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Drunk Driving and Social Media

Posted by Carmine R. Villani | Mar 29, 2016 | 0 Comments

police car with camera

According to the US Department of Transportation, 10,076 people were killed in alcohol-impaired driving crashes in 2013, accounting for thirty-one percent of traffic-related deaths in the United States that year. While drinking and driving is an irresponsible act in itself, a recent online trend has further increased the risks of accidents or injury. In the digital age, the number of people who text, make calls, or otherwise use phones or handheld devices while driving is on the rise. Lately, there has been a significant increase in people taking videos, pictures, or other recordings of themselves or others driving while intoxicated and posting their activities on social media. Others, such as a woman from Lakeland, FL went one step further and live streamed herself driving drunk. She recorded a live video feed online of her driving drunk while her followers watched. This Florida woman used an app called Periscope to share her drunken ride home. Another driver from Long Island had the same idea and live streamed on Periscope while driving impaired. In both cases, the videos of their erratic drivers lead to both arrests.

 Despite the fact that recording or posting such videos puts both the drunk driver as well as anyone else on the road at risk, it provides an advantage to law enforcement trying to catch drunk drivers. Not only can videos or pictures act as evidence against someone in a drunk driving case, but they can also help lead law enforcement directly to someone who is driving under the influence. In the case of the woman in Florida, viewers of her Periscope stream reported the driver to the police, who in turn used the live footage from the car's surroundings to pin down the drivers location and allowed the police to make an arrest.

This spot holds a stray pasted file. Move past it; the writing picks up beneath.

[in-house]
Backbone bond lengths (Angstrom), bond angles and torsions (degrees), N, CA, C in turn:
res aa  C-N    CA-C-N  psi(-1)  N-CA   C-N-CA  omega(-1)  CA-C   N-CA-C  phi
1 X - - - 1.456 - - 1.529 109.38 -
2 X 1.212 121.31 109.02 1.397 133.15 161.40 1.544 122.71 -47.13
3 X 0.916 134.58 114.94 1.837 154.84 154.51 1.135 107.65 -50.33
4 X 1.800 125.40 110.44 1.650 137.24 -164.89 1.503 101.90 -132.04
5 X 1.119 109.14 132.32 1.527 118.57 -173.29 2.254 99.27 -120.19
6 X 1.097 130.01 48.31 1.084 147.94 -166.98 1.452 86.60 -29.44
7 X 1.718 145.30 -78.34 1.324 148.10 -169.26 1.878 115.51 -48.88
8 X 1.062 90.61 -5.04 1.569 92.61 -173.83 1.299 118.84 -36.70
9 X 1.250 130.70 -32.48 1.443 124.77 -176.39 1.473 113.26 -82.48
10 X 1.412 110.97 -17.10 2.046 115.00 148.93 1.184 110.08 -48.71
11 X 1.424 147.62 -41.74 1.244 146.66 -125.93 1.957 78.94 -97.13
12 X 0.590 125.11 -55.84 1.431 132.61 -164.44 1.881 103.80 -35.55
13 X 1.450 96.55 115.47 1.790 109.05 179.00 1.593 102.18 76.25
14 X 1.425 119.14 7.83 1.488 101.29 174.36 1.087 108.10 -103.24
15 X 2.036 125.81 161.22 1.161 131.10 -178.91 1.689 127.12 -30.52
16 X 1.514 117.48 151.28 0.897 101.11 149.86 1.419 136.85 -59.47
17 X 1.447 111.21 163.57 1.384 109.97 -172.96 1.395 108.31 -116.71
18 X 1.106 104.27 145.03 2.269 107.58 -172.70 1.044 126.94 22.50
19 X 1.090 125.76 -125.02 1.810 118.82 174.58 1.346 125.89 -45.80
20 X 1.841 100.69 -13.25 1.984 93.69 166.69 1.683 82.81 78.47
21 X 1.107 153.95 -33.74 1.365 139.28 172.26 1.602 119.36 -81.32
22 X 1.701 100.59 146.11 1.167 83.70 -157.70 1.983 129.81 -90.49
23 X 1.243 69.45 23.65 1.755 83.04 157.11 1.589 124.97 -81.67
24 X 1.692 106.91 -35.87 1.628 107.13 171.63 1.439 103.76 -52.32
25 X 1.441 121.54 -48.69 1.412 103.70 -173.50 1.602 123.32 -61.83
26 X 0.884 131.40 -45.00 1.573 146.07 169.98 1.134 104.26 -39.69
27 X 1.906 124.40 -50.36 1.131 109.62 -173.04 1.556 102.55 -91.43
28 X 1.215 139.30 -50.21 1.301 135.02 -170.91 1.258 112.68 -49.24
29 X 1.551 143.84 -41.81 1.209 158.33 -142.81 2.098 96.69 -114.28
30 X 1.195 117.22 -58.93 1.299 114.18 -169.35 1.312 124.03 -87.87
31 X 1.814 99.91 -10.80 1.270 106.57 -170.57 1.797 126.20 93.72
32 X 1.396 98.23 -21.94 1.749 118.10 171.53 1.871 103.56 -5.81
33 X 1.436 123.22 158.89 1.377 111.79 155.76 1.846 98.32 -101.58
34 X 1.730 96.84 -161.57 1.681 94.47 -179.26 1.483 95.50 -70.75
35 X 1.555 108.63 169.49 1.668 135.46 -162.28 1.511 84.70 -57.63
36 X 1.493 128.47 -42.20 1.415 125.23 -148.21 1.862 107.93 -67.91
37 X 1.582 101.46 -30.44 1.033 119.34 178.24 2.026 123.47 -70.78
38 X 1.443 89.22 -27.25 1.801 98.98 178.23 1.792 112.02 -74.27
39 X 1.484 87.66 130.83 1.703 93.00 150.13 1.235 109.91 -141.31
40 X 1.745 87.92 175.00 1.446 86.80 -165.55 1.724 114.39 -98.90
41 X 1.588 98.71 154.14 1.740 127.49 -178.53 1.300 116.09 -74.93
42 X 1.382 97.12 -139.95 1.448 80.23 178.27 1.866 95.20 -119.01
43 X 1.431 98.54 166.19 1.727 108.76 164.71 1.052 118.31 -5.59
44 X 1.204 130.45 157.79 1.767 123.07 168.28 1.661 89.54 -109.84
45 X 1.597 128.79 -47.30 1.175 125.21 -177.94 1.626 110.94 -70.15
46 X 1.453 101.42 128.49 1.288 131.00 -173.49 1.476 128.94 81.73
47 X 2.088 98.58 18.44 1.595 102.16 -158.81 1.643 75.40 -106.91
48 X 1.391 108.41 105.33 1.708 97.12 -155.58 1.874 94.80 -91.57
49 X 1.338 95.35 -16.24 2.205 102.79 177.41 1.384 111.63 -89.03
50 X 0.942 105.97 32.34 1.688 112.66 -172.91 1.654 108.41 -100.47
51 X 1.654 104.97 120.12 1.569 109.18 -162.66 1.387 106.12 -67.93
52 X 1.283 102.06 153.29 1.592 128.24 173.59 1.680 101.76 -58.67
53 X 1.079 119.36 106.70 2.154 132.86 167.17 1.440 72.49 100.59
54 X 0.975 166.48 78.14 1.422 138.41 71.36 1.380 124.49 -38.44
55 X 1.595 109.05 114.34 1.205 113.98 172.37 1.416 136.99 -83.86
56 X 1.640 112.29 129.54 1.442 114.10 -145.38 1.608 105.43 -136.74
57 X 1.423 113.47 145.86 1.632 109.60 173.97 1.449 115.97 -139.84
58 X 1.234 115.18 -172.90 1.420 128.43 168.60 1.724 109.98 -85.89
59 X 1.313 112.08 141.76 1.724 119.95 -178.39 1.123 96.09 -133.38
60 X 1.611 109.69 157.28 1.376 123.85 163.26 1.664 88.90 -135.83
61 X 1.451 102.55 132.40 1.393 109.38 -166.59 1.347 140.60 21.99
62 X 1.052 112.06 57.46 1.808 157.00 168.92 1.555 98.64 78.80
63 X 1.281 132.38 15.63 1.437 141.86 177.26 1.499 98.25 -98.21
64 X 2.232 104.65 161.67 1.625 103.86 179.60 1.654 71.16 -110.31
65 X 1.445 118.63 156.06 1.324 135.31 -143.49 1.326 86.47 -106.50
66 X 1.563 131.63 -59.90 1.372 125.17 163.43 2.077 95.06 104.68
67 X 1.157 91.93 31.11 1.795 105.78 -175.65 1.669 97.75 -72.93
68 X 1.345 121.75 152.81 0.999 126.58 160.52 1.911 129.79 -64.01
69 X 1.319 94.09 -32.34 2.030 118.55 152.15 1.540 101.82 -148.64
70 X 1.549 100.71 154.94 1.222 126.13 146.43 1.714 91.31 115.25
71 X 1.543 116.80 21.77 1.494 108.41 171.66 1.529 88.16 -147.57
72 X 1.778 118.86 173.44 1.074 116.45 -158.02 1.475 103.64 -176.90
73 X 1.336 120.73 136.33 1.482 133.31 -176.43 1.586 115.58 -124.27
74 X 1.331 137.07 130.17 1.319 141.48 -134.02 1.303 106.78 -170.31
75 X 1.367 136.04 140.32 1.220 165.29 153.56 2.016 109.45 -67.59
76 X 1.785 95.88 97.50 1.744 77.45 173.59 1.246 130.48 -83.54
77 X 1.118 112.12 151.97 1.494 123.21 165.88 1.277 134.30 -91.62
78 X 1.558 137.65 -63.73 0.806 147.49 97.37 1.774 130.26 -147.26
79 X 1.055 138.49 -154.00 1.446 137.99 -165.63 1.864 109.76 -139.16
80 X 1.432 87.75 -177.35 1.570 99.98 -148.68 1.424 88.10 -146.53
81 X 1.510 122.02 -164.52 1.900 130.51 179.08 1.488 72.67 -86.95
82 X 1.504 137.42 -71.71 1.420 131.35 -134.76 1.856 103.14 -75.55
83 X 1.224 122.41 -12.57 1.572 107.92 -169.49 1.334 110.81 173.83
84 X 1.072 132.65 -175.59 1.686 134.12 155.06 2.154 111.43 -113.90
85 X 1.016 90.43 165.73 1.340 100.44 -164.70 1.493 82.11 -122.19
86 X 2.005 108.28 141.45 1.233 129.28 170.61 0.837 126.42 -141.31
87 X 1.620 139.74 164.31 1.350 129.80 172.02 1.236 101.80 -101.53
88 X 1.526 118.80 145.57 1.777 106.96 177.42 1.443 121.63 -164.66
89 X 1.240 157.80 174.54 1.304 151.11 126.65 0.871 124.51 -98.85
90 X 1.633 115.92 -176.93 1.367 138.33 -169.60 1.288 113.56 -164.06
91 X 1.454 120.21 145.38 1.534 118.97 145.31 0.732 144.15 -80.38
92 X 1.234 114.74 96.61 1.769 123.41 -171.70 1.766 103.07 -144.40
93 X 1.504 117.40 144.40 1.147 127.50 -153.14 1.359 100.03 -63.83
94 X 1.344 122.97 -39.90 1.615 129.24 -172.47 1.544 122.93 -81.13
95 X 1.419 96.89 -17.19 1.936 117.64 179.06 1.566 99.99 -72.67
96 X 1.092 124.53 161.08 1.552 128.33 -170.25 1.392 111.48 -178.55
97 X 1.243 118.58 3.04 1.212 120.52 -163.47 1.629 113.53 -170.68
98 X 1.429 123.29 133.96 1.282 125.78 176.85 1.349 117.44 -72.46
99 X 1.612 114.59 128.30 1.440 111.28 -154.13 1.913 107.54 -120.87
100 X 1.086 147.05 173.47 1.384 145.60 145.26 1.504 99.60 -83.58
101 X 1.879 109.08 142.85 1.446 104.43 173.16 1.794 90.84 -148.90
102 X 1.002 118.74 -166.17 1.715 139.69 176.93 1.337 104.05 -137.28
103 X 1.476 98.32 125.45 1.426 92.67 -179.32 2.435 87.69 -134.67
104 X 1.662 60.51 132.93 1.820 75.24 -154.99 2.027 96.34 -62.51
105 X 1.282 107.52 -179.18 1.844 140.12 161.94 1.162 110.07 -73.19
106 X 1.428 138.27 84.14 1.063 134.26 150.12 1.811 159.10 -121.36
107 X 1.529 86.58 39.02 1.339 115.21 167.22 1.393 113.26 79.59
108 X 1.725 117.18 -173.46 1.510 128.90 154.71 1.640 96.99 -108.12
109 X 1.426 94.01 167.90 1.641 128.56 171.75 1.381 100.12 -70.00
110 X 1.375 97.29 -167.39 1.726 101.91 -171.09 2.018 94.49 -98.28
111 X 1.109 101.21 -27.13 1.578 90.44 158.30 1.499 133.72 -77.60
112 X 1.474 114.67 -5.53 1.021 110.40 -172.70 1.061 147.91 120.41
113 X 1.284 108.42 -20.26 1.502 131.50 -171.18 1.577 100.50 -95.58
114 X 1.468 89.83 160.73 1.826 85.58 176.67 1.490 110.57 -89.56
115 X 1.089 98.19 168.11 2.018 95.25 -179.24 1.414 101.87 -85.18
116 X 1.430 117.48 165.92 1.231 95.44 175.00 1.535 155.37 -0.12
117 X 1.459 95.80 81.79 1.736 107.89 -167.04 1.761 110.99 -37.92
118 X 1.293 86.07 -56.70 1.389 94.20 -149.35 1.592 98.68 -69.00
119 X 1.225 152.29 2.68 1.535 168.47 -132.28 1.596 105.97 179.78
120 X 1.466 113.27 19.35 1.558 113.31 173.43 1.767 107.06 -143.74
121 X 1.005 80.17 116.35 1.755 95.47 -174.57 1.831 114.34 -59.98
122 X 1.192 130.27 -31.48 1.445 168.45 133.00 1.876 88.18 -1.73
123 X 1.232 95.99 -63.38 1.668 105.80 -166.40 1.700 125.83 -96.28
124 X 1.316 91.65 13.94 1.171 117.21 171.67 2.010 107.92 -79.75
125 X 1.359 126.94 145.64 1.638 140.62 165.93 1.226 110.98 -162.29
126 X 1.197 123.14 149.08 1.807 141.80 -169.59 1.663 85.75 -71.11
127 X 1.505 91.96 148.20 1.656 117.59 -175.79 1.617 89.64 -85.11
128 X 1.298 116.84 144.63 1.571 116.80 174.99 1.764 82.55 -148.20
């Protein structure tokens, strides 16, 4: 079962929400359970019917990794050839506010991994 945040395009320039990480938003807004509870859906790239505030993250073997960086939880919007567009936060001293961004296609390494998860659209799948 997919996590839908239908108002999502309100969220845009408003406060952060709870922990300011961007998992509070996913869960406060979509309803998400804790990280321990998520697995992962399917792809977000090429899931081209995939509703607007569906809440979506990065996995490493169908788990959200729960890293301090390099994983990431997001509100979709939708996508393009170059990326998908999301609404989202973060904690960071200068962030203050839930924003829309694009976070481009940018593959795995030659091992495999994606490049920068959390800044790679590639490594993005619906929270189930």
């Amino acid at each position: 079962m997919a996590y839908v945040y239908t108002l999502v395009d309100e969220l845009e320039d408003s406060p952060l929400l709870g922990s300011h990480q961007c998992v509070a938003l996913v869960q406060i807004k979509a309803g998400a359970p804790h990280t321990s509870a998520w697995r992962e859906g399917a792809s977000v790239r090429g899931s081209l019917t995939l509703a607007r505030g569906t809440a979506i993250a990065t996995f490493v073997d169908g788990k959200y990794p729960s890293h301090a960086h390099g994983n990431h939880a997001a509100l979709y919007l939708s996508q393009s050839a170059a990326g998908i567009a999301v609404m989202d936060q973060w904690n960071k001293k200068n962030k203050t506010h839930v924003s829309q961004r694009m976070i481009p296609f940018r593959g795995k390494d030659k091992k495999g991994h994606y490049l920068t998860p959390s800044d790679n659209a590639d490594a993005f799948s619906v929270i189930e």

In another case in Columbus, Ohio, a picture taken with a cellphone camera of a 28-year-old man drinking from a covered bottle while in the car led to his later arrest. In addition to drinking and videotaping himself while driving, the Ohio man also posted to Facebook, “I've got one finger on the steering wheel Facebooking while it's raining. Smh, I am good. I am a pro.”

As with the Ohio man's situation, most cases of posting or streaming about driving while under the influence seem to come from a need for attention from a person's online social circle. Bragging about drinking and driving, as well as doing drugs or any number of other illegal activities, has become especially popular amongst those who are more active online. There are countless other ways to share or stream videos on social media. From videos taken with cell phones and later posted online, to Snapchat stories and posts on Instagram and Twitter, drunk-driving streaming has become not just easy, but popular.

When To Contact A DWI Attorney

If you have been charged with Drunk Driving due to your social media posting it may be time to speak to an experienced defense Attorney like those at Villani & DeLuca. Our Attorney's have over 20 years of experience working with clients facing charges related to driving while intoxicated. Call 732-965-3999 today for a FREE consultation.

About the Author

Carmine R. Villani

Founding partner, Carmine Villani, Esq. is a former municipal prosecutor with over three decades of experience in Criminal and DWI Defense.


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